Resident Evil: The Darkside Chronicles Impressions: EA Vs. CapcomS

Resident Evil: The Darkside Chronicles may have shown better a month ago, but the preview build I saw yesterday had the unfortunate fate of trying to follow-up last month's EA's on-rails shooter, Dead Space Extraction.

Is it fair to compare? Not completely. Resident Evil: The Darkside Chronicles, a follow-up to 2007's Resident Evil: The Umbrella Chronicles, is not done yet. It comes out in about a month.

The two Resident Evil light-gun games, both developed by Capcom and Cavia for the Wii and both expanding the fiction of the more interactive Resident Evil games, nevertheless invite comparisons to other games in their genre.

Right now, the comparison favors EA and its well-reviewed September on-rails shooter (they call it "guided first-person experience") Dead Space Extraction.

Capcom's game, which once may have impressed, now seems less successful in terms of graphics and gameplay — and maybe storytelling — than EA's effort.

I played the first level of Darkside Chronicles at a Capcom event in New York yesterday. It was set in the game's new slice of content, a South America-based chapter, Operation Javier, that is set between the events of Resident Evil: Code Veronica and Resident Evil 4. I played co-op with a publicist for the game, each of us wielding a Wii remote, me as Leon Kennedy, she as Jack Krauser.

The controls were simple. Point. Shoot. Shake to reload. Weapon selections were mapped to the d-pad. But ambition may have gotten the best of the game's developers. This first chapter of the game is set in broad daylight. That may provide a visual echo of Resident Evil 5, but it also exposes the jagged graphics the Wii is sometimes prone to make for games with quasi-realistic graphics, the jaggedness that the dark shadows of Umbrella Chronicles and Dead Space Extraction kept hidden. (The screenshots in this post, from Capcom's press site, look smoother than the visuals in the demo I played.)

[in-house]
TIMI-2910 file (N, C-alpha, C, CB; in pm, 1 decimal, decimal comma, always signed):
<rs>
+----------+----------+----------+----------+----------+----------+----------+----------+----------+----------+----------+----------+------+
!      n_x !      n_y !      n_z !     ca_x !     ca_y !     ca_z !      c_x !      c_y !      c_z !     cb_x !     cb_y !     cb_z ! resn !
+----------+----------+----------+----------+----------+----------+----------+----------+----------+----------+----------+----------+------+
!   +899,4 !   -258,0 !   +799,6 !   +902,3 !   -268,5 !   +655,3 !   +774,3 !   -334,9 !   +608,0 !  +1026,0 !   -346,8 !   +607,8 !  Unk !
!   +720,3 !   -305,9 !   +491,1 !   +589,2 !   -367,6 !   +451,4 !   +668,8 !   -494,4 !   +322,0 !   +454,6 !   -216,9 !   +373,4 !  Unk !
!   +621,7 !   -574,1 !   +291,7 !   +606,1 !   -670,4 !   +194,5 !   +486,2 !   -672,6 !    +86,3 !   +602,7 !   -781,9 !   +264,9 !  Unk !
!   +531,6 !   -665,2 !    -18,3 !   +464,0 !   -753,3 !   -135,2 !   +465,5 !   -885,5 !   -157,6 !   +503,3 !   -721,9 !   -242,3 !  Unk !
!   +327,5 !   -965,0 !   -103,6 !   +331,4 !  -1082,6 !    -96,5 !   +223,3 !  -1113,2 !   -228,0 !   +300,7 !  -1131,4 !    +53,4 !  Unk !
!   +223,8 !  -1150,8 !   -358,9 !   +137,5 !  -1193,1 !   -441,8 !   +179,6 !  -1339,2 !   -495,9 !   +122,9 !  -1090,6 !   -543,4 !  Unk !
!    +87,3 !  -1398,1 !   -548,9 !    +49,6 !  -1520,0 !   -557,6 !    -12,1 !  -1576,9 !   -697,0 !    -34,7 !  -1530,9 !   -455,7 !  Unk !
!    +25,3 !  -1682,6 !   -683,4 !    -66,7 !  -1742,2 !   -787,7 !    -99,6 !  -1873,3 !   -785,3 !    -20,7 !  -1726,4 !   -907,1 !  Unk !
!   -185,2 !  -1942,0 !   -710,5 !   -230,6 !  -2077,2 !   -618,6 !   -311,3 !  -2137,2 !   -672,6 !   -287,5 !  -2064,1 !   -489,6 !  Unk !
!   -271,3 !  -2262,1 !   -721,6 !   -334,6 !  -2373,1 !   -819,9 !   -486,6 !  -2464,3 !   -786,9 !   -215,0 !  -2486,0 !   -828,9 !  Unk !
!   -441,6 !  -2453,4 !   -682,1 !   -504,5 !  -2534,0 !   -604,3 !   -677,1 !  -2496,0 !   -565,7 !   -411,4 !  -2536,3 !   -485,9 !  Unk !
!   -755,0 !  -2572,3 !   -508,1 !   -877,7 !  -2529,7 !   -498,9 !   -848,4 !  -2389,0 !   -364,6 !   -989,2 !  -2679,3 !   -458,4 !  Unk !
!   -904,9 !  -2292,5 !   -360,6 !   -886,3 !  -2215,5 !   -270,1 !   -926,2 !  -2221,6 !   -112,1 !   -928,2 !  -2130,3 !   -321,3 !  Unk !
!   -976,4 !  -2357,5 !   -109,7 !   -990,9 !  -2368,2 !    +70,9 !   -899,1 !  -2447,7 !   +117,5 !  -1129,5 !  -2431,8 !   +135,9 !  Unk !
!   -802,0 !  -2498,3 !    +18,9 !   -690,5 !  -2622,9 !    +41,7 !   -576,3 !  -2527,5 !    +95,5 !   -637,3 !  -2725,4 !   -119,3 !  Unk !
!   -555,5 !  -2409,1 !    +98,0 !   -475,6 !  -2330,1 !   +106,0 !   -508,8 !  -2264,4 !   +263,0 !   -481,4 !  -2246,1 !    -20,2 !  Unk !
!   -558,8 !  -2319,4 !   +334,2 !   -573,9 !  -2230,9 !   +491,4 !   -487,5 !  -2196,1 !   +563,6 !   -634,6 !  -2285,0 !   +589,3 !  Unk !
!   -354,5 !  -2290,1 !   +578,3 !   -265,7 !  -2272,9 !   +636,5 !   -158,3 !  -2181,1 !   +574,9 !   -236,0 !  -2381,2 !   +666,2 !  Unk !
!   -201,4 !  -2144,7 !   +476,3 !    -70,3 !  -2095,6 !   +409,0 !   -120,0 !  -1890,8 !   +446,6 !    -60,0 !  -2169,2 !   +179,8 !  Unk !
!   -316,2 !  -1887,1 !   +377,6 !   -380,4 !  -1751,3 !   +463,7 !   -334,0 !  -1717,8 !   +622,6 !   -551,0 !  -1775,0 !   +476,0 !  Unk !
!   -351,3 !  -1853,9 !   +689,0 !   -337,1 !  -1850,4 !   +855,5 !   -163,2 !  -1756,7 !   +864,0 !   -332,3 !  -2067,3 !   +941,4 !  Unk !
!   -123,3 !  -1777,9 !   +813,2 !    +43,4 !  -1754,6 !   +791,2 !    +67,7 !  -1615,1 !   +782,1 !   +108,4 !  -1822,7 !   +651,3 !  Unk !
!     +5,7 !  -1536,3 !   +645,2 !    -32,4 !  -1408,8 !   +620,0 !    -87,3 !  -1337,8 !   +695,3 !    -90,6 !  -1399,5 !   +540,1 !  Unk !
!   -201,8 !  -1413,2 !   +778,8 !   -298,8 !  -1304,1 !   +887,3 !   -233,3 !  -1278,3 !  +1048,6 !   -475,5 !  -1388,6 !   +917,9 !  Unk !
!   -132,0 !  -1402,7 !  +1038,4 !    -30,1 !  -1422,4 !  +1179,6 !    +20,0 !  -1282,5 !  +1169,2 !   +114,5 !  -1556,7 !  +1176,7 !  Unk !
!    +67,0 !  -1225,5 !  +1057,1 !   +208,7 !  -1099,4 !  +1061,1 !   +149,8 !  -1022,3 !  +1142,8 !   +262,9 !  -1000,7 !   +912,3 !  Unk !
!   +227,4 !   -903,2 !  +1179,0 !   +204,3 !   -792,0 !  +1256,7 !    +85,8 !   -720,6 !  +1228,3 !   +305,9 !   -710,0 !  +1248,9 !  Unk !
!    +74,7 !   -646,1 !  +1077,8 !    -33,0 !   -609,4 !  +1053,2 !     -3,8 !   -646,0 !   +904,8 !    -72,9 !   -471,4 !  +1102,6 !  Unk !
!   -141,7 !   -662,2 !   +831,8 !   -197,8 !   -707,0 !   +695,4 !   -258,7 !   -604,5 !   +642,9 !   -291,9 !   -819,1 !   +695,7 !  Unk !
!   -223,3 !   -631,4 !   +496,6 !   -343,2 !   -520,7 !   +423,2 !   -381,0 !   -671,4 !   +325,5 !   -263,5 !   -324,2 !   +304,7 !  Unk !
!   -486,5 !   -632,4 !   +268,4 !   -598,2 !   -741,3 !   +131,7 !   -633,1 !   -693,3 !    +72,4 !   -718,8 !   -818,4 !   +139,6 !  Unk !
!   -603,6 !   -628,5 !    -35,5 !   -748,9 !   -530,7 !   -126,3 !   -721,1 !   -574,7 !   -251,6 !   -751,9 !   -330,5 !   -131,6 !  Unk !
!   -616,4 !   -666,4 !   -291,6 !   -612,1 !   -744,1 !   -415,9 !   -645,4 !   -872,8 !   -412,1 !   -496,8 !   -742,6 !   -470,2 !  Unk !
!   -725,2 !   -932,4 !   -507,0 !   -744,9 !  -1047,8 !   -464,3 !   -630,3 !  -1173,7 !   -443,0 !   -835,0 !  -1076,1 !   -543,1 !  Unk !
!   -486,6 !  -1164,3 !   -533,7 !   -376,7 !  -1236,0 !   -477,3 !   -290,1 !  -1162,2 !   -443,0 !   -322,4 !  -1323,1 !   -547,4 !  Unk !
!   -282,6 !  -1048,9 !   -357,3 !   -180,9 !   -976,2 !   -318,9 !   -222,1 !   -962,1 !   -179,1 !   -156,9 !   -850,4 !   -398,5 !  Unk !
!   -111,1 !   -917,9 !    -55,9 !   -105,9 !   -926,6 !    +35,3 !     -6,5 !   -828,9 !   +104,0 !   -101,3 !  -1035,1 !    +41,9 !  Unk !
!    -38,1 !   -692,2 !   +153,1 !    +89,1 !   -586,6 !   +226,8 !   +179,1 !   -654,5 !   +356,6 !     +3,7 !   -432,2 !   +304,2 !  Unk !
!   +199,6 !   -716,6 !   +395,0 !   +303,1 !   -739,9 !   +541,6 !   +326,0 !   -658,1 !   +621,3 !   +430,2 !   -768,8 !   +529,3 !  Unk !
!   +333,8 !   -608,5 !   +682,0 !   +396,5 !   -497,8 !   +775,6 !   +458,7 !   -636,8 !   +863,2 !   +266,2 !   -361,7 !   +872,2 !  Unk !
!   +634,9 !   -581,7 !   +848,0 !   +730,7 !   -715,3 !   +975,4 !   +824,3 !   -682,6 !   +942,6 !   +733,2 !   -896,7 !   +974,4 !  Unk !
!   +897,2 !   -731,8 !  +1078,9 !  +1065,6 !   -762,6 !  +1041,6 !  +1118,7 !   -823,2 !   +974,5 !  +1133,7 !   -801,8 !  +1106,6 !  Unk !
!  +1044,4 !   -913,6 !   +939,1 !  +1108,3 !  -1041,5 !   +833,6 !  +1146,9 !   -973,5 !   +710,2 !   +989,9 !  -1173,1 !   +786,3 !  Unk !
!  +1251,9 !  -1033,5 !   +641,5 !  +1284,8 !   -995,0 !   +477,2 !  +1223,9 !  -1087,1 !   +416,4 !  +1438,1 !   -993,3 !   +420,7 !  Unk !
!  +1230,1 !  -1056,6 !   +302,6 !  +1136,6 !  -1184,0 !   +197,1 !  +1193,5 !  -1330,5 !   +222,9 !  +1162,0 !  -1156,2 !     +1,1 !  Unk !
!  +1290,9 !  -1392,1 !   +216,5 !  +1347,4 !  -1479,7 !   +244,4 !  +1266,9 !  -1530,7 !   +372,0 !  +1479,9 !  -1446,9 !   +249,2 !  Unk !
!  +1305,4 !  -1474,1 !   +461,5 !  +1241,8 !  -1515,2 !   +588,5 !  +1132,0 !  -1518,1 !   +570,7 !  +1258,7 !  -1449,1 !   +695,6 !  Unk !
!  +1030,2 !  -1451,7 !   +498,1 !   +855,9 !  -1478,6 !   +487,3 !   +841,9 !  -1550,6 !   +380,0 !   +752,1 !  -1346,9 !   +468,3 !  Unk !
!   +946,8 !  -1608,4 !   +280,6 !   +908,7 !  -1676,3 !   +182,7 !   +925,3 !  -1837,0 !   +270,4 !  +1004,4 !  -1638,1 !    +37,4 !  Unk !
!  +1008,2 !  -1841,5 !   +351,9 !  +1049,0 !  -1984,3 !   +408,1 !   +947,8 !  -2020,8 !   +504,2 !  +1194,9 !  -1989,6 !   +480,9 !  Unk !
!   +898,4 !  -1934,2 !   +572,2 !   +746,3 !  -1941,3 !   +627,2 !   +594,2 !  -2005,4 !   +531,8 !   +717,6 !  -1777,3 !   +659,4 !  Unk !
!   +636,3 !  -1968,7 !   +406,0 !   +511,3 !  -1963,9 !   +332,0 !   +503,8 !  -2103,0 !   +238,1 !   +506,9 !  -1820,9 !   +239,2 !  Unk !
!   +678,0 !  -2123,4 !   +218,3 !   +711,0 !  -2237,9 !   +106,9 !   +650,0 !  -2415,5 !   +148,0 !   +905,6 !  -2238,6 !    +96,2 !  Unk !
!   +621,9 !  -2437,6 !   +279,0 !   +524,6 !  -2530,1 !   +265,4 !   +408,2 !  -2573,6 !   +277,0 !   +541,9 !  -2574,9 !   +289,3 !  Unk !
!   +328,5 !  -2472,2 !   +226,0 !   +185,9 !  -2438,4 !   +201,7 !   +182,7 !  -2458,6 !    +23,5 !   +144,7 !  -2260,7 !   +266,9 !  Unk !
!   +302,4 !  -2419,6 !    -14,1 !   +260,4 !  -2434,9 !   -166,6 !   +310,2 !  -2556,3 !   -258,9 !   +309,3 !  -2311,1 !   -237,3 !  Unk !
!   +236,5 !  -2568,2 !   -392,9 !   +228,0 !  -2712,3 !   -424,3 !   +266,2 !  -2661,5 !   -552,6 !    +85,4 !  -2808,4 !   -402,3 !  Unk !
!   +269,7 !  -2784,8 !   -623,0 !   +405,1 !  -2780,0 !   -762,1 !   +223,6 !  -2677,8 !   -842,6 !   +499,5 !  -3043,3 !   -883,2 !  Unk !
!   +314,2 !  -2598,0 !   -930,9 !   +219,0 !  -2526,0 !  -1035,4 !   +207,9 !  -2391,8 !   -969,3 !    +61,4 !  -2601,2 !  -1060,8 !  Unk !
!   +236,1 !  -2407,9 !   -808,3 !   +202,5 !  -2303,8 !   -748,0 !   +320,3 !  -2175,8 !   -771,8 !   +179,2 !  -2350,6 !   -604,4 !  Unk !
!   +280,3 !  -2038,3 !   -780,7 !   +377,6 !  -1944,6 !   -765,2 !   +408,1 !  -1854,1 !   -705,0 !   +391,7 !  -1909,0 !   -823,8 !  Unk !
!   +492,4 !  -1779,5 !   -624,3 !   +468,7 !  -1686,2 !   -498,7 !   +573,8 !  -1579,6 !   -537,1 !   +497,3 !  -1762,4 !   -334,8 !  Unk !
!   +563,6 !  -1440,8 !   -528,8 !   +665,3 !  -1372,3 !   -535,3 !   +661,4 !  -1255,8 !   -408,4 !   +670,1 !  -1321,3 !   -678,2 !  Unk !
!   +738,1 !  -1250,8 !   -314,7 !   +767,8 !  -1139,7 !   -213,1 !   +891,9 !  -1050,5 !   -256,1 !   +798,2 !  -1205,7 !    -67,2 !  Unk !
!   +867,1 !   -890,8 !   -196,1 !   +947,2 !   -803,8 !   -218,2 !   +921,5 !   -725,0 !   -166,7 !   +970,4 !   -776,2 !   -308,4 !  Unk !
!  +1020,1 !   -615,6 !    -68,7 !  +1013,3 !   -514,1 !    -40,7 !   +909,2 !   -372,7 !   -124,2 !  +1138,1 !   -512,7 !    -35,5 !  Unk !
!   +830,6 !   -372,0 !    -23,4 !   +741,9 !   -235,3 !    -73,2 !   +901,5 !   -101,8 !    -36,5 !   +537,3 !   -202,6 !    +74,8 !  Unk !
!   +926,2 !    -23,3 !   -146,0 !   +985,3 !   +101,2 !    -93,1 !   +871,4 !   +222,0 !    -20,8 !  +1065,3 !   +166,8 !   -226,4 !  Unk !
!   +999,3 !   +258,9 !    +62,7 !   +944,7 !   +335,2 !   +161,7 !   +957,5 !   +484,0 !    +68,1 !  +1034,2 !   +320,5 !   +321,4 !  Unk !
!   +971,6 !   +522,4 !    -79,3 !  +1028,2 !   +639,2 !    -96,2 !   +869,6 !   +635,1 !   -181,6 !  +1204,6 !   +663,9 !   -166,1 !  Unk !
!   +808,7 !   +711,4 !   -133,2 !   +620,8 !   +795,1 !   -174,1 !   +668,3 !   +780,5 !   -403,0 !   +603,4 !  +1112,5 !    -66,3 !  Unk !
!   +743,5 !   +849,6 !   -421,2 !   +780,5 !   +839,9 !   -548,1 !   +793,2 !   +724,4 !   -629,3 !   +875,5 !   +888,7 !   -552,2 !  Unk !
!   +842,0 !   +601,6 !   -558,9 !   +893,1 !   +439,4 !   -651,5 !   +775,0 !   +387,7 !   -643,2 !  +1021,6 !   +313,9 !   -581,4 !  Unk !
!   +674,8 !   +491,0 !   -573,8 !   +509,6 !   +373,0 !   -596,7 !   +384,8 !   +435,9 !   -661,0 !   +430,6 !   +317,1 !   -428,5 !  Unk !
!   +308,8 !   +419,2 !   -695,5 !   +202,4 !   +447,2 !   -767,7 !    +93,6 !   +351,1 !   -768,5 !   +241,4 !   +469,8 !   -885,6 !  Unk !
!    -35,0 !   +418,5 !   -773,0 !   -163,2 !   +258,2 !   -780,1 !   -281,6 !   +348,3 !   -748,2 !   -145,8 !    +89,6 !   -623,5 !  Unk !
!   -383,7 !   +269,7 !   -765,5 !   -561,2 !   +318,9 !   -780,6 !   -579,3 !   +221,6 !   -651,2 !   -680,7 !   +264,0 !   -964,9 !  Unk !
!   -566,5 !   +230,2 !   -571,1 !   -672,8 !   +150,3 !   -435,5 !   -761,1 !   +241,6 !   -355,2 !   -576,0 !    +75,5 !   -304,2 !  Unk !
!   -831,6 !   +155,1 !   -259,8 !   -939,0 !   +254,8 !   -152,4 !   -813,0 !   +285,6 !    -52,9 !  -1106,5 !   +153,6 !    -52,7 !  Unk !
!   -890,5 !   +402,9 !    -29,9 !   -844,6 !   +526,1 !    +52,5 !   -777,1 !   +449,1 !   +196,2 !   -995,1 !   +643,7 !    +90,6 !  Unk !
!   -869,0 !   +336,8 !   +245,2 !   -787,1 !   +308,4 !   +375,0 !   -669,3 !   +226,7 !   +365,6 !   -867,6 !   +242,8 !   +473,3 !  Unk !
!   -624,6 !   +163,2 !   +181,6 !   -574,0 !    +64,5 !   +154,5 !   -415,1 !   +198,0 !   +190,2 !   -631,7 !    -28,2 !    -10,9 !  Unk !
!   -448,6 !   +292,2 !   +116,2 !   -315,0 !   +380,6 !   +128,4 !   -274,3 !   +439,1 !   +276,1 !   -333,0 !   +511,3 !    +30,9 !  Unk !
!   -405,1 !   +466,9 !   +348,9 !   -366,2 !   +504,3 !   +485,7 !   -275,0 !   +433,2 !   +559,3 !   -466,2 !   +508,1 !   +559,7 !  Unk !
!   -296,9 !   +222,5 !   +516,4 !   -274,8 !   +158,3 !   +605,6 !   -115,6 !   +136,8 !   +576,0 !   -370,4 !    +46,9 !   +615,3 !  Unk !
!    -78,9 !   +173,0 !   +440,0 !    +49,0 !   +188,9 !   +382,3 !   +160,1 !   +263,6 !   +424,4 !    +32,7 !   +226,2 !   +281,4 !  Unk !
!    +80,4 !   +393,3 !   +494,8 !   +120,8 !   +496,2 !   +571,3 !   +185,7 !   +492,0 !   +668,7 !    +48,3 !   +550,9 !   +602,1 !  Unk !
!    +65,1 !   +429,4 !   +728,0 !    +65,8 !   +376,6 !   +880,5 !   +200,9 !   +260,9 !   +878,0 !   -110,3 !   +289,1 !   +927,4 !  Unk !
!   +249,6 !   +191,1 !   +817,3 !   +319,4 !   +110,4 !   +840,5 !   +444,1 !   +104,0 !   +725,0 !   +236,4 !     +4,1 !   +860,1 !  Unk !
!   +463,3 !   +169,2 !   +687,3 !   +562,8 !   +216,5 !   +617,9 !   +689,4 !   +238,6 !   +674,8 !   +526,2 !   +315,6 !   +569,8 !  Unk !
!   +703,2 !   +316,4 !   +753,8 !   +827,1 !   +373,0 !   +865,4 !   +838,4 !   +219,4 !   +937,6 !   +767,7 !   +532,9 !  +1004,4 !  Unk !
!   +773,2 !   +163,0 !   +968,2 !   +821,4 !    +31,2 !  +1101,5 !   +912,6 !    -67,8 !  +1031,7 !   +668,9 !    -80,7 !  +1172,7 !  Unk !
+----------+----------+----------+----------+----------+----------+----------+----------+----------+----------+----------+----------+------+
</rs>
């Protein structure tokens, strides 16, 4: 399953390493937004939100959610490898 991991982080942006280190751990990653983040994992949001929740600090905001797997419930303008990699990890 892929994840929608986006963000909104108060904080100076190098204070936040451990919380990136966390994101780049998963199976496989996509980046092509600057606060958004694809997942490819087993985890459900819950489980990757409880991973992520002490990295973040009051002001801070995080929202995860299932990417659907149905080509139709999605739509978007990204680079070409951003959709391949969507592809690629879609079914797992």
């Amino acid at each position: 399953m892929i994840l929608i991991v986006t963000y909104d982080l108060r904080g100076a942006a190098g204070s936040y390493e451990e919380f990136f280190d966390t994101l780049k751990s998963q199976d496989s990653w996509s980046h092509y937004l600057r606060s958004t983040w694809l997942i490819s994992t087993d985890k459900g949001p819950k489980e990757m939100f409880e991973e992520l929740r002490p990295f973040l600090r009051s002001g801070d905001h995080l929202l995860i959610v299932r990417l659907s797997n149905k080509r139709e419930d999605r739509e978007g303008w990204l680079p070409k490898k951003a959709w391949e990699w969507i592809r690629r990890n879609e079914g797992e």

The opening level of The Darkside Chronicles has Kennedy and Krauser, soon to be rivals in RE4, helping each other shoot through the infected hordes in a South American village. Your taste for shooting ambling zombies in the head may vary with mine — it is a popular pleasure in games. But I just recently was shooting specific limbs off aliens in Extraction, making the gunplay in Resident Evil feel less finessed. Some would say that Resident Evil shotguns aren't meant for surgery on a zombie stomach, and they'd be right. But are you up for shooting piranha that leap out of the water and mutated giant frogs? Would you like zombie body parts to fall off in the places you shoot them?

Resident Evil: The Darkside Chronicles Impressions: EA Vs. CapcomS

The draw of Darkside Chronicles will be the fiction, which certainly has a bigger following than that of Dead Space. The game brings back sequences from Resident Evil 2 and Resident Evil: Code Veronica in addition to providing Operation Javier's new bridging content to RE4. It's telling old story and new, in the light-gun format.